Why Use ConcepTests?
- Increasing student engagement and improving student learning in physics (Mazur, 1997; Sokoloff and Thornton, 1997; Hake, 1998; Crouch and Mazur, 2001; Jones et al., 2001; Pilzer, 2001; Cox and Junkin, 2002; Crouch et al., 2008), chemistry (Kovac, 1999; Landis et al., 2001), math (Pilzer, 2001), geology (McConnell et al., 2006), genetics (Smith et al., 2009), and physiology (Rao and DiCarlo, 2000).
- Increasing student satisfaction with courses or instructors using ConcepTests (Mazur, 1997; Judson and Sawada, 2002; Meltzer and Manivannan, 2002; McConnell et al., 2003; Greer and Heaney, 2004). However, in some cases student satisfaction decreased (Piepmeier, 1998; Jones et al., 2001) or showed mixed results (Crouch and Mazur, 2001).
- Improving student attendance. Quantitative data (Judson and Sawada, 2002; McConnell et al., 2003; Greer and Heaney, 2004) and anecdotal reports (Landis et al., 2001) support interpretations that the use of this teaching method, especially when matched with an electronic response system, can lead to significant improvements in student attendance.
The teaching strategies used in the implementation of ConcepTests and peer instruction mirror the principles of good practice in undergraduate education defined by Chickering and Gamson (1987) and validated by extensive research (Sorcinelli, 1991). The proper execution of ConcepTests and peer instruction results in the application of their seven principles as follows:
- Encourage student-faculty contact. Peer instruction provides faculty with an opportunity to interact with students by facilitating small-group student discussions as s/he moves around the classroom. These less formal, more conversational, settings can highlight the easily recognized, low inference behaviors, such as enthusiasm, that students use to differentiate an outstanding teacher from an average one (Murray, 1983).
- Encourage cooperation among students. The social construction of knowledge is a common theme in much of the recent research on science education (Macdonald and Korinek, 1995; Bykerk-Kauffman, 1995; Ebert-May et al., 1997; Murck, 1999). Peer instruction provides an occasion for students to talk and listen to their neighbors in formal or informal teams to improve their understanding of critical concepts. This process helps form social bonds essential for the ready exchange of ideas between students in large classes (Wenk et al., 1997).
- Encourage active learning. The use of conceptests turns students from passive listeners into active participants who are involved in the construction of their own knowledge. The benefits of active learning methods in general can be seen in improvements in student attitudes about the science (Gibbons, 1994; Ebert-May et al., 1997; Reynolds and Peacock, 1998) and increases in standardized test scores (Mazur, 1997; Hake, 1998; Stokstad, 2001).
- Give prompt feedback. Formative assessment during class can measure student understanding immediately following the introduction of key concepts. The use of conceptests and peer instruction compares favorably to other active learning methods as rapid feedback is possible with this technique. This is especially true for instructors using electronic classroom response systems (McConnell et al., 2003, 2006; Greer and Heaney, 2004) that can be programmed to display histograms of class responses before and after peer instruction.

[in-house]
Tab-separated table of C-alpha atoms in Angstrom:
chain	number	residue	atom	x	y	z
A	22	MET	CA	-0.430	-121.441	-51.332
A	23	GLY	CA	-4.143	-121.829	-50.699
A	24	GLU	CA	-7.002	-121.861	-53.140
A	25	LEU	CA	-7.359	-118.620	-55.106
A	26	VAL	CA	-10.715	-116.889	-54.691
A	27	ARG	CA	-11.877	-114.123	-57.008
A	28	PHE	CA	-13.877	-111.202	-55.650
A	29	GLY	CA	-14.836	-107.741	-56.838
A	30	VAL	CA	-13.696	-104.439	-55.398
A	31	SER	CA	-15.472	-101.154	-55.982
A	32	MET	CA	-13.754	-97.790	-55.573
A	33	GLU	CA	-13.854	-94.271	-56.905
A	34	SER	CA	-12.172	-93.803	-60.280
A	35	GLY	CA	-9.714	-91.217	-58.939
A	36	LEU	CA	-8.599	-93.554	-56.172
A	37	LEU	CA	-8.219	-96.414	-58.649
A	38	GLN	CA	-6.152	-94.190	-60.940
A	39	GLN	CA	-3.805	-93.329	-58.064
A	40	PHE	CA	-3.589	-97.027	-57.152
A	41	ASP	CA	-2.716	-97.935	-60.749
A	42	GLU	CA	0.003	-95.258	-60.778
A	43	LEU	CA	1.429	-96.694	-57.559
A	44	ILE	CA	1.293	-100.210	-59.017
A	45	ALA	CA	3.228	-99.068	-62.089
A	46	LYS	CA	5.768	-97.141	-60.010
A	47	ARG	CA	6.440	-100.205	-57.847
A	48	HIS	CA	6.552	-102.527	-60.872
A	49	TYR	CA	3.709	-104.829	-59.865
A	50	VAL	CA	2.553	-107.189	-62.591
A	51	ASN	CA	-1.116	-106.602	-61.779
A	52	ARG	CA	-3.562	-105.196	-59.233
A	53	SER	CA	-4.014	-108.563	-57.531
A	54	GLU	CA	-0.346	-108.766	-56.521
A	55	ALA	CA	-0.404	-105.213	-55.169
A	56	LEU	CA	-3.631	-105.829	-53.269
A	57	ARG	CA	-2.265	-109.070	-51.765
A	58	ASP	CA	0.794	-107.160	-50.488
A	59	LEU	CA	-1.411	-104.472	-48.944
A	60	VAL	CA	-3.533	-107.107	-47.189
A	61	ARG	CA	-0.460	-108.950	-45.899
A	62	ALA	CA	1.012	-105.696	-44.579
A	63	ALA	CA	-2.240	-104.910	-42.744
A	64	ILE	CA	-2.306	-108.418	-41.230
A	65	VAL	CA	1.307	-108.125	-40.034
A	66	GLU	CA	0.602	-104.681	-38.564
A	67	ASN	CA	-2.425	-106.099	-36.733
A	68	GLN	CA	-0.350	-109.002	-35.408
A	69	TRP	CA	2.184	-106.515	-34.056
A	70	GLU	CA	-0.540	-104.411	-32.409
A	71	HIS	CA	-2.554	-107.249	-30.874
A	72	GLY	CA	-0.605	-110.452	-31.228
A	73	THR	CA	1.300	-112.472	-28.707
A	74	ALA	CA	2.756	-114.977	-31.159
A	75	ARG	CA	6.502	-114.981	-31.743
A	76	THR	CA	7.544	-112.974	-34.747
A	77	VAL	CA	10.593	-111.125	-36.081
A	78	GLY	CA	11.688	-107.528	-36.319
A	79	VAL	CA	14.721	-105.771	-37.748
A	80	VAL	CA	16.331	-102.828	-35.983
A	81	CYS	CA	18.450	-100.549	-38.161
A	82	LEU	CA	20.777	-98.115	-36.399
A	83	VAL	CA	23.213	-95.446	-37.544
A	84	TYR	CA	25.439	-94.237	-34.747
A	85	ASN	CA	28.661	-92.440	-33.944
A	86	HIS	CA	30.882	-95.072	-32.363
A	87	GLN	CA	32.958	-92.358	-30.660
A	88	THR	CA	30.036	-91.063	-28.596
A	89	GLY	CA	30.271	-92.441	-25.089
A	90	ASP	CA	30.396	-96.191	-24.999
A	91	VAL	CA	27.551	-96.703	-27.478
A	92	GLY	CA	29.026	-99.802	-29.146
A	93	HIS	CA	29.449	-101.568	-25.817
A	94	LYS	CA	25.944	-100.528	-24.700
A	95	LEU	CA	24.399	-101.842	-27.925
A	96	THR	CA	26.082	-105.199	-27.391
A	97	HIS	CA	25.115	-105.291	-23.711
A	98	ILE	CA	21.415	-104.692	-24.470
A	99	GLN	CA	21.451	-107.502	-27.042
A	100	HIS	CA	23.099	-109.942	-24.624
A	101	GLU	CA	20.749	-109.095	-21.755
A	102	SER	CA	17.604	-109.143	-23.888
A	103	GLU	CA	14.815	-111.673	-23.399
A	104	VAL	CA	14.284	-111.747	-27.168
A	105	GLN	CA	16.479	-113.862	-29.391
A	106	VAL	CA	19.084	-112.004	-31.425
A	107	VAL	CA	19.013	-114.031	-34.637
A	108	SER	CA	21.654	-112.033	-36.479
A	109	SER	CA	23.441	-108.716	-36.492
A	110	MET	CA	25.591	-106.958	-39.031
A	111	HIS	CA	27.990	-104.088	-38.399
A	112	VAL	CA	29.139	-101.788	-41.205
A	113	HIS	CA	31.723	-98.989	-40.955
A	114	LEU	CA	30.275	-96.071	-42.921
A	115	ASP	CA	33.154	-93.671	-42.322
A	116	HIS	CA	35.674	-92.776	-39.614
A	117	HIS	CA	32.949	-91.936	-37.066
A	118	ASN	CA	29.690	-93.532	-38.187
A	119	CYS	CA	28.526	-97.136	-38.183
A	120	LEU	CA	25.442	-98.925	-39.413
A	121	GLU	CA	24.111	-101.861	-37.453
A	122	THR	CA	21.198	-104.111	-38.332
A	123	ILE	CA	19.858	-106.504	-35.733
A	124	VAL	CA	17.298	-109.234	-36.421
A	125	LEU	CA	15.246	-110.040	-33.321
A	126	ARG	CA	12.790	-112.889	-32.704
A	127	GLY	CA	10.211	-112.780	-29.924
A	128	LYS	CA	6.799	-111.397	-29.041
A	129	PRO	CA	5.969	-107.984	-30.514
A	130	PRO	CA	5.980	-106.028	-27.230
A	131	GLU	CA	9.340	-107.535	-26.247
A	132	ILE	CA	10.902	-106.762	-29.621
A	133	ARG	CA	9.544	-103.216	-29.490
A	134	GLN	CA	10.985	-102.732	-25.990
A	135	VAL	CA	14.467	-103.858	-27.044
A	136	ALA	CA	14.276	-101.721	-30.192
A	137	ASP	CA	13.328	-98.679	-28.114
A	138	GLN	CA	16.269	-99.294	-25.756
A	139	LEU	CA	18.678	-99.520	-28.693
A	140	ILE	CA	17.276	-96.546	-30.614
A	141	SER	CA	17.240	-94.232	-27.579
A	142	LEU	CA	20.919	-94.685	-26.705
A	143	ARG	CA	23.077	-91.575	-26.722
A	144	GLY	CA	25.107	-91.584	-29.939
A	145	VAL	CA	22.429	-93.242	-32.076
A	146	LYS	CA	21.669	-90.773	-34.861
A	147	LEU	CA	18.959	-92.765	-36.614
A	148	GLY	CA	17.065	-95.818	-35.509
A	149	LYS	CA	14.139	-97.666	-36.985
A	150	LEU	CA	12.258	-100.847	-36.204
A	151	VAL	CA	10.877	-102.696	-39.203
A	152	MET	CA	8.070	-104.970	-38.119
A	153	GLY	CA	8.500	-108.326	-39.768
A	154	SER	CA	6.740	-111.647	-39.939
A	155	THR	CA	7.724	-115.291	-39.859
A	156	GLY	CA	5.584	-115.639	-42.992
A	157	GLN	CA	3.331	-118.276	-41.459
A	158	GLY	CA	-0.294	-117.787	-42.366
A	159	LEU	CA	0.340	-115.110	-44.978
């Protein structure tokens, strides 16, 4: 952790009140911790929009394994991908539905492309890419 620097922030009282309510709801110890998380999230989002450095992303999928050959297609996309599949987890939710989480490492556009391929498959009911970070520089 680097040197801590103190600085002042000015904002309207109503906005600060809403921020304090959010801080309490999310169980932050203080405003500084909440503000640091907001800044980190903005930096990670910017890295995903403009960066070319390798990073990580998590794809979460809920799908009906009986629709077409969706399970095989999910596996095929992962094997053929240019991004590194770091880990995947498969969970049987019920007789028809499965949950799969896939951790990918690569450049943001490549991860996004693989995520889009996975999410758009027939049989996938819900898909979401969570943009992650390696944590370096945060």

- Emphasize time on task. Well-crafted conceptests can focus student attention on critical concepts rather than basic facts. As relatively small numbers of conceptests are posed per class, it is potentially straightforward for students to deconstruct the questions to recognize the principal ideas presented in each lecture.
- Communicate high expectations. Conceptests can be created to address specific teaching and learning goals that target what students are expected to know and be able to do. The integration of conceptests into lecture sets higher expectations for student performance than simply taking notes and can challenge students to seek understanding of concepts, not just memorization of facts.
- Respect diverse talents and ways of learning. A traditional passive lecture environment is characterized by an instructor presenting information to a group of note-taking students (McManus, 2002). These settings are well suited to auditory learners who prefer to work alone and who will ask questions in class (Bykerk-Kauffman, 1995; Fleming, 1995). Unfortunately such students are a relatively rare species in audiences composed chiefly of freshmen and sophomores who are more likely to learn through visual cues or combinations of reading and writing (Fleming, 1995; Felder and Spurlin, 2005). Furthermore, students enter these classes at different cognitive stages and need opportunities to grow underdeveloped intellectual skills (McConnell et al., 2005). Peer instruction centered on conceptests teaches some students how to think critically while others can explore the depth of their understanding by taking on the role of peer instructors.